The boys are here and eating pancakes and bacon because their papa is going to be a little late today. Pancakes and bacon have become the default dinner for them around here and no, it's not very healthy but I did put oat bran in the pancakes and a little of this morning's smoothy so there's a tiny bit of fiber and nutrition in them.
I asked Owen how they tasted and he took a bite and chewed thoughtfully for a moment and then said with quiet authority, "The best."
It still hasn't rained but has been gray and heavy as prison walls all day long. The radar seems to show that it is inevitable that we will get rain tonight and the ground is gasping for water so please all-gods-that-be, let some rain finally fall from this cement sky. I feel like my soul needs the relief as much as the dirt does. I also feel like I feel too much and make too much out of it.
But. That is me.
When the boys and Greta got here today Owen wanted to do the puzzle that I got last week at the Costco. It is a one-hundred piece puzzle of a beautiful folk-art picture of Noah's Ark so not too difficult but certainly not completely simple, either. We got straight to work and we loved the images of the monkeys and pigs and elephants and alligators and even two dinosaurs (not of the same breed which explains a lot- DUH, Noah!) and I asked him, as we worked, if he knew the story of Noah's Ark. He did not and I told it to him, the basic outlines of it, and when I finished I said, "It's not true, but it's a good story."
He agreed that it was and he also agreed that it was a bit far-fetched and we discussed how much poop would have been in that ark after forty days and forty nights.
It gave us a lot of pleasure.
When Gibson and I were in the car alone waiting to pick up Owen, the little man did a funny routine and it cracked me up.
"My arm hurts!" he would say.
"Oh no! Not your arm!" I would say.
"My leg hurts!"
"Oh no! Not your leg! Do we need to go to the doctor?"
"My hand hurts!"
"Oh no! Should we go to the hospital?"
When he got to "my little toes hurt," I lost it.
"Oh no! Not your little toes!"
I love these boys so much. I love watching them grow. Owen and I played cards too and he knows his numbers now. He knows which number is higher than another. He also did "experiments" and he has gone home now with green hands.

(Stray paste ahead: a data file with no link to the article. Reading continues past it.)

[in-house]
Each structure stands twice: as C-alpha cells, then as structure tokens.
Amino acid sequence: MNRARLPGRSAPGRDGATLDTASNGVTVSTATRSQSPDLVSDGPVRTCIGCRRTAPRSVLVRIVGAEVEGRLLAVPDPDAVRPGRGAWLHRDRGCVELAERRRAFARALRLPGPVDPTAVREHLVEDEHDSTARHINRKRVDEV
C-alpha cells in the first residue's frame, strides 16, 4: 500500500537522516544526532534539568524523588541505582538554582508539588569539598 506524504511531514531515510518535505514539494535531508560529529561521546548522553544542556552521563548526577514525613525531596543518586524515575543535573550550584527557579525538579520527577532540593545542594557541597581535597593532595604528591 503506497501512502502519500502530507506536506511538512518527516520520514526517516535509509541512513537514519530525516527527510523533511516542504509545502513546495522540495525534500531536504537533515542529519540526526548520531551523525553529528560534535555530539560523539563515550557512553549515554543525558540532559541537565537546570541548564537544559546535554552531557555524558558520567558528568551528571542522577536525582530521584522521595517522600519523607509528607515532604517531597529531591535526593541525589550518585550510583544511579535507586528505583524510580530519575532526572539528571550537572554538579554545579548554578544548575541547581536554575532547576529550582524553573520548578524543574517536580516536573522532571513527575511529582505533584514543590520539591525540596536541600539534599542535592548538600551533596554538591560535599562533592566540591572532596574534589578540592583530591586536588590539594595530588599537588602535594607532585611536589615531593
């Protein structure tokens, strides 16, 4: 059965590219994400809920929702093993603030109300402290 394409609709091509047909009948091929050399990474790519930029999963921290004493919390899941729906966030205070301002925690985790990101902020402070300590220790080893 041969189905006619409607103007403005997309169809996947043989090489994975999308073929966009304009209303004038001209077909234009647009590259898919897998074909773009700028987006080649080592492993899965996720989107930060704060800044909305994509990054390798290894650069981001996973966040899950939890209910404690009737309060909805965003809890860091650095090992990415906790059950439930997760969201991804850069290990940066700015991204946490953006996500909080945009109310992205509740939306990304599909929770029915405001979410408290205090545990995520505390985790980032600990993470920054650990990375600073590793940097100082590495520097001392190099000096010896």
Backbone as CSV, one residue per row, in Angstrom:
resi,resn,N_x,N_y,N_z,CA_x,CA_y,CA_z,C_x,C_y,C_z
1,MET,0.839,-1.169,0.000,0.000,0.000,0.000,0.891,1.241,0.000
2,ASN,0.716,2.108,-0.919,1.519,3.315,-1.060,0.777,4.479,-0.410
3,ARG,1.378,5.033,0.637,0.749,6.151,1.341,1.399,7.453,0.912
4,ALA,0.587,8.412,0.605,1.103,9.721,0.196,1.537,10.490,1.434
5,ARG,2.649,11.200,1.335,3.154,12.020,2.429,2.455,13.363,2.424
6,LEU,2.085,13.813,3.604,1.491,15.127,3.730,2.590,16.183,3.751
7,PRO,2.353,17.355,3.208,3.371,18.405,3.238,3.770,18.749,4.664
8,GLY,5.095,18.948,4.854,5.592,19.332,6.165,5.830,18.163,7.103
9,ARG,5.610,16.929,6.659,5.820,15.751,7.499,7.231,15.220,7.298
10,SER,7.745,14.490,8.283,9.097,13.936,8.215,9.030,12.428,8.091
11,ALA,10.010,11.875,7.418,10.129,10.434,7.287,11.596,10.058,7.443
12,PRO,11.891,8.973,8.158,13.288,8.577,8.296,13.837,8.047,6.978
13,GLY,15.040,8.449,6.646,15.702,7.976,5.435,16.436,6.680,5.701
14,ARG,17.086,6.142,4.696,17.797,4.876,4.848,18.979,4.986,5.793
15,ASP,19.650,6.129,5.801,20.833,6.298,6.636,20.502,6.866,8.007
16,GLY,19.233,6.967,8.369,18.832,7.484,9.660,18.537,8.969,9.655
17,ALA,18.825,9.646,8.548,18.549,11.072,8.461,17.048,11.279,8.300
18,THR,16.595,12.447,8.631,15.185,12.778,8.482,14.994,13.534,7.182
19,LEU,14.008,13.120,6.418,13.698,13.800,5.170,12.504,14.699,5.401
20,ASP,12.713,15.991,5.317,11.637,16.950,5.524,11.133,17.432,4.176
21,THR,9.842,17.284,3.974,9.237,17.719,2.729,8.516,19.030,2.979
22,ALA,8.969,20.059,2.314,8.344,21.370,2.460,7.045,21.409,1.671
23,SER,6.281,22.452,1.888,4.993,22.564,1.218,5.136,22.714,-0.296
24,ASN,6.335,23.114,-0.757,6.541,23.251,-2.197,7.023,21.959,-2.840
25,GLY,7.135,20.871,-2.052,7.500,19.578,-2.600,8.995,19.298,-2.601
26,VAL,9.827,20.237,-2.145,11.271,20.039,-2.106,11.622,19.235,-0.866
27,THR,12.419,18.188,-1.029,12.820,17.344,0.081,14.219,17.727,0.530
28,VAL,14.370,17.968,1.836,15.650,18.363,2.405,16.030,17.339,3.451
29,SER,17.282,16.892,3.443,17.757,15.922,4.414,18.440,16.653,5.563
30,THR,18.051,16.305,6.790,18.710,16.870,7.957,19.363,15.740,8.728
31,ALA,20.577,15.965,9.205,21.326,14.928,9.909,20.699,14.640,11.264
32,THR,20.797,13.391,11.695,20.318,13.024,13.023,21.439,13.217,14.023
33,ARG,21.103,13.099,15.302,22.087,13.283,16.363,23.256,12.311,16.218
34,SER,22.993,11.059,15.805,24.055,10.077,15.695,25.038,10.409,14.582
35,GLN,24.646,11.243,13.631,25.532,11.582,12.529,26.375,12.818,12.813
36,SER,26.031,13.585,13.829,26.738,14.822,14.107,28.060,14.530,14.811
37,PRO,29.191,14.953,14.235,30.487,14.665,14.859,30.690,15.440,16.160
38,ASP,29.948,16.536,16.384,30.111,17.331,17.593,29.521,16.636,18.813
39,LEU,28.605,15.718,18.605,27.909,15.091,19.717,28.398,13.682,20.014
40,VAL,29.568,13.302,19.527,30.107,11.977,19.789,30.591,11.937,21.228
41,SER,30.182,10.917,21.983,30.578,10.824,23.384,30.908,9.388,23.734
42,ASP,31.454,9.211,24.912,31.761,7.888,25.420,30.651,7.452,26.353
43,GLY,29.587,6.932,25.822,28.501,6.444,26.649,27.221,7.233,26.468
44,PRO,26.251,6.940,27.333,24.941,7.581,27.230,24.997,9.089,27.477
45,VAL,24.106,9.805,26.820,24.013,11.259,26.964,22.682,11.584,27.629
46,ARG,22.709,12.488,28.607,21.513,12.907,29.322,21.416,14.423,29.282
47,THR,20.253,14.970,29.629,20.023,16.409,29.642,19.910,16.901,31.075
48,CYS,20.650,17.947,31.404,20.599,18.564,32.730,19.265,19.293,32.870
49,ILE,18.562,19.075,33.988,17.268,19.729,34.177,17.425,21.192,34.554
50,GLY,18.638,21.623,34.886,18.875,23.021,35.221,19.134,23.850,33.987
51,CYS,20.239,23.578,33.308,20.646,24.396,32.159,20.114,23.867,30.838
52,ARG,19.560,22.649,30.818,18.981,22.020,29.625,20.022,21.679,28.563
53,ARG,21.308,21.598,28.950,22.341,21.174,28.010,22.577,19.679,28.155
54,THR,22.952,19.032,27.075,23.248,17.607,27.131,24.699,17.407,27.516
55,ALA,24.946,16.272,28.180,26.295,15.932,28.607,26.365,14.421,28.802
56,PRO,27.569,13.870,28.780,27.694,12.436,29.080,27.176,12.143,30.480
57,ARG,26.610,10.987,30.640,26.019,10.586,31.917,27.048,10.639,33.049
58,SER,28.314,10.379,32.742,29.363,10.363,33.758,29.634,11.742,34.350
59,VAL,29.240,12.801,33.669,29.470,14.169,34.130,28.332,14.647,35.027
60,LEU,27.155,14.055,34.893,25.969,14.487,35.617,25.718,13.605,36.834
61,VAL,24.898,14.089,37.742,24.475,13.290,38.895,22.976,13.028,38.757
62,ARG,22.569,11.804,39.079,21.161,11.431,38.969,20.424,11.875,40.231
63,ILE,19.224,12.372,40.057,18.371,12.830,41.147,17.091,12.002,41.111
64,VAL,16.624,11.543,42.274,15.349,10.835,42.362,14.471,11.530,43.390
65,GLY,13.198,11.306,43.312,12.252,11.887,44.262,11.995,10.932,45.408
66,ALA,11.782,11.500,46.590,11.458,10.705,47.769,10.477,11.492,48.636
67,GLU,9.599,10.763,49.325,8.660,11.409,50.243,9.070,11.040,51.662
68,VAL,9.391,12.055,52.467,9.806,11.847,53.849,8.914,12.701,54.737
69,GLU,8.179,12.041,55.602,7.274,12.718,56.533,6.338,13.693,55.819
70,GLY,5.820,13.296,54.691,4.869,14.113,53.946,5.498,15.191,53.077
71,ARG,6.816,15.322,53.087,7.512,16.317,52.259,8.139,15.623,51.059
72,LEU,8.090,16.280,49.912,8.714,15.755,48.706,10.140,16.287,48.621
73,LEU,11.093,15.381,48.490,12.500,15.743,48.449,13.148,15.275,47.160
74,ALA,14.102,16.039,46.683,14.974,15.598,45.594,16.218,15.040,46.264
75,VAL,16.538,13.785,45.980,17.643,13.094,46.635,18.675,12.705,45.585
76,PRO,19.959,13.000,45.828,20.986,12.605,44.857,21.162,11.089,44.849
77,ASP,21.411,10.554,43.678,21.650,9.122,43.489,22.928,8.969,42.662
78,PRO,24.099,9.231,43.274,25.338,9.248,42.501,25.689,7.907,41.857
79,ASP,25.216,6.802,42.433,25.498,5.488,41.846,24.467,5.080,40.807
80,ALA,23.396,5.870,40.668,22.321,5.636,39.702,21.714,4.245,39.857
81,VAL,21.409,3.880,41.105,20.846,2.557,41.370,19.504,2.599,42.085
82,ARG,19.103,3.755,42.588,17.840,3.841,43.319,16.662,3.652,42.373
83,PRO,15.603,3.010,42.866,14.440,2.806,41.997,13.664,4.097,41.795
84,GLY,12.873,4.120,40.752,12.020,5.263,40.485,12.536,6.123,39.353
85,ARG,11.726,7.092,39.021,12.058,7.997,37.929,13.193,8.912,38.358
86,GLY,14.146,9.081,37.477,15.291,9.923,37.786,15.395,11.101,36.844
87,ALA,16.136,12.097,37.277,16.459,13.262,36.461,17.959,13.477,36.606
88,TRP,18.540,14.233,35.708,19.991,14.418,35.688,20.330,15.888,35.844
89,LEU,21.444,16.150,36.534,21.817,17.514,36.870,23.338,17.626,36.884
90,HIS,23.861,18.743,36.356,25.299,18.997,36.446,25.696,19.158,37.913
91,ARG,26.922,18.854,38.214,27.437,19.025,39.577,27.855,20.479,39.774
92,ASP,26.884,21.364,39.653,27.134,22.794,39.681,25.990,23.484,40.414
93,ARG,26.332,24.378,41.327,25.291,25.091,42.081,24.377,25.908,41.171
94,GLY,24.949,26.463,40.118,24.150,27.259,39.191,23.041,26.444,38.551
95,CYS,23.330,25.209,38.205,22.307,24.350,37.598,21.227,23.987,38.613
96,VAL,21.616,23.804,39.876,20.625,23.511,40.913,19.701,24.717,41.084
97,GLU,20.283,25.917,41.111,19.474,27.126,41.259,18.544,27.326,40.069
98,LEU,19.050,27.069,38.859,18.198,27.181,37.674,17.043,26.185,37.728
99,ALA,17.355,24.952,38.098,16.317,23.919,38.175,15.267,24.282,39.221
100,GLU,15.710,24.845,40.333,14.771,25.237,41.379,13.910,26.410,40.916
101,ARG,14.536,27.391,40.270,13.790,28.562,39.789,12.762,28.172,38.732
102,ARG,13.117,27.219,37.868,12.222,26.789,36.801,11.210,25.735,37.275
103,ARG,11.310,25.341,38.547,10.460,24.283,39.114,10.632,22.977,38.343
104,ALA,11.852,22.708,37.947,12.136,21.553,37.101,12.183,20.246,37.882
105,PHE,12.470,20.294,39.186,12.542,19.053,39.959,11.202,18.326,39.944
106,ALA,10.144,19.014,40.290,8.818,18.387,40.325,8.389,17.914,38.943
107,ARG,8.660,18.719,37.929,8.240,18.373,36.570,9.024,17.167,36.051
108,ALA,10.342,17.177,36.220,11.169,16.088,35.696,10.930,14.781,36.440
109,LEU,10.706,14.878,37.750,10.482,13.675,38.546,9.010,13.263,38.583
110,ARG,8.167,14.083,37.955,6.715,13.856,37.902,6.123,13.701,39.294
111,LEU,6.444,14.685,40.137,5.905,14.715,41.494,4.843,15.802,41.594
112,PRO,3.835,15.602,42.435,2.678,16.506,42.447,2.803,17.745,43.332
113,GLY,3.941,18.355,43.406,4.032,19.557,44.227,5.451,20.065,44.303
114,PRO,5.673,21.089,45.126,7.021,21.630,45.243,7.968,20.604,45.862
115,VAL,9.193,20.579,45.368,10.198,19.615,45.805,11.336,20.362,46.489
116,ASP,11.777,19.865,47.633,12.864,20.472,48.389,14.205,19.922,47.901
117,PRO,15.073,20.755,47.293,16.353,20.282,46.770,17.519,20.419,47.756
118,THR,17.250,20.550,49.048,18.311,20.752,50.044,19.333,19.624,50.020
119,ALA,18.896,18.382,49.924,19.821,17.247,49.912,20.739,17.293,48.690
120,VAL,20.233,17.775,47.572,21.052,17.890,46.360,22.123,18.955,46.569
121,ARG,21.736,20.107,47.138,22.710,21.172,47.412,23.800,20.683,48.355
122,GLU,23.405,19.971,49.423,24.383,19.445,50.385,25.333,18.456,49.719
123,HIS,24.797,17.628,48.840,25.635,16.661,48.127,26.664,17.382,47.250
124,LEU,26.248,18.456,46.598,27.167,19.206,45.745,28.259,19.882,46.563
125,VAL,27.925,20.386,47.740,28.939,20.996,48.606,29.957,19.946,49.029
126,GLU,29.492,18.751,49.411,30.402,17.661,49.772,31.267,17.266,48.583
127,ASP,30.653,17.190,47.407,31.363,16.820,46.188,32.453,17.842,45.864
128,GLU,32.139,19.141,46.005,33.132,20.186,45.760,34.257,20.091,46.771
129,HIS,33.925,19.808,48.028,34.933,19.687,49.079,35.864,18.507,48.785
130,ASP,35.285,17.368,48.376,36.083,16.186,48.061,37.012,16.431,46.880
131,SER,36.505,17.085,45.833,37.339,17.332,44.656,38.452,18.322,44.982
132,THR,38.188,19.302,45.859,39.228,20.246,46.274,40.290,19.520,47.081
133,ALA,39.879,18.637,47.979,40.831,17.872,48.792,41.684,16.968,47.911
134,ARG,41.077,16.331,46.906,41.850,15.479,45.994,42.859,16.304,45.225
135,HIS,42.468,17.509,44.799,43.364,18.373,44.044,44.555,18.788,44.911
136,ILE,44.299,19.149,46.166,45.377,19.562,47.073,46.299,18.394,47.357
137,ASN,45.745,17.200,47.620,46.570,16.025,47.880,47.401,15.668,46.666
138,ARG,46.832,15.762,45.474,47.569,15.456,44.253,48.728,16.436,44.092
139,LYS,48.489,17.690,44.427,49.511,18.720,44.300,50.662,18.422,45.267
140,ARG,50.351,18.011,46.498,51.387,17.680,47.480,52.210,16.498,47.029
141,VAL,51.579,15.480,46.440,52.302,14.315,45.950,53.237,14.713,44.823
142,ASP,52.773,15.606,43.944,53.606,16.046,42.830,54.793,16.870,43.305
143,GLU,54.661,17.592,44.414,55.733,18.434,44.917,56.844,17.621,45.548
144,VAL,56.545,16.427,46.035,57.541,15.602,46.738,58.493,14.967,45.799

"Tell my daddy why I have green hands," he said.
"You tell him," I said.
"I'm embarrassed," he said.
I no longer have any food coloring. I'll just say that.
I have split pea soup simmering and focaccia bread rising. I suppose we could have eaten pancakes and bacon for supper but I don't really want that. I want to charm stormy weather, cooler weather, rain, into coming down with my soup. Sometimes I feel like a witch-crone, trying to use all of the powers at my commend even if they are so prosaic and plain, to use as spells. Soup and garden-planting, story-telling and kisses.
I went in and kissed Gibson on the head while he was playing with some toys and he actually said, "Thank-you, Mermer!"
"Seven things you don't know about the Kardashians!" bleats an online headline.
There are seven million things I don't know about the Kardashians. I am probably not even spelling their name right and I don't care.
I do not know so many things but I do know how to make soup, to make bread and pancakes, to tell stories, to kiss grandchildren, to root plants, to make a bed, to stroke a cat in the middle of the night when bad dreams come and the cat presents herself to me for comfort.
I don't really know how to cast spells.
I am not really a witch.
But I am, I think, a crone.
That will do until something else comes down the road.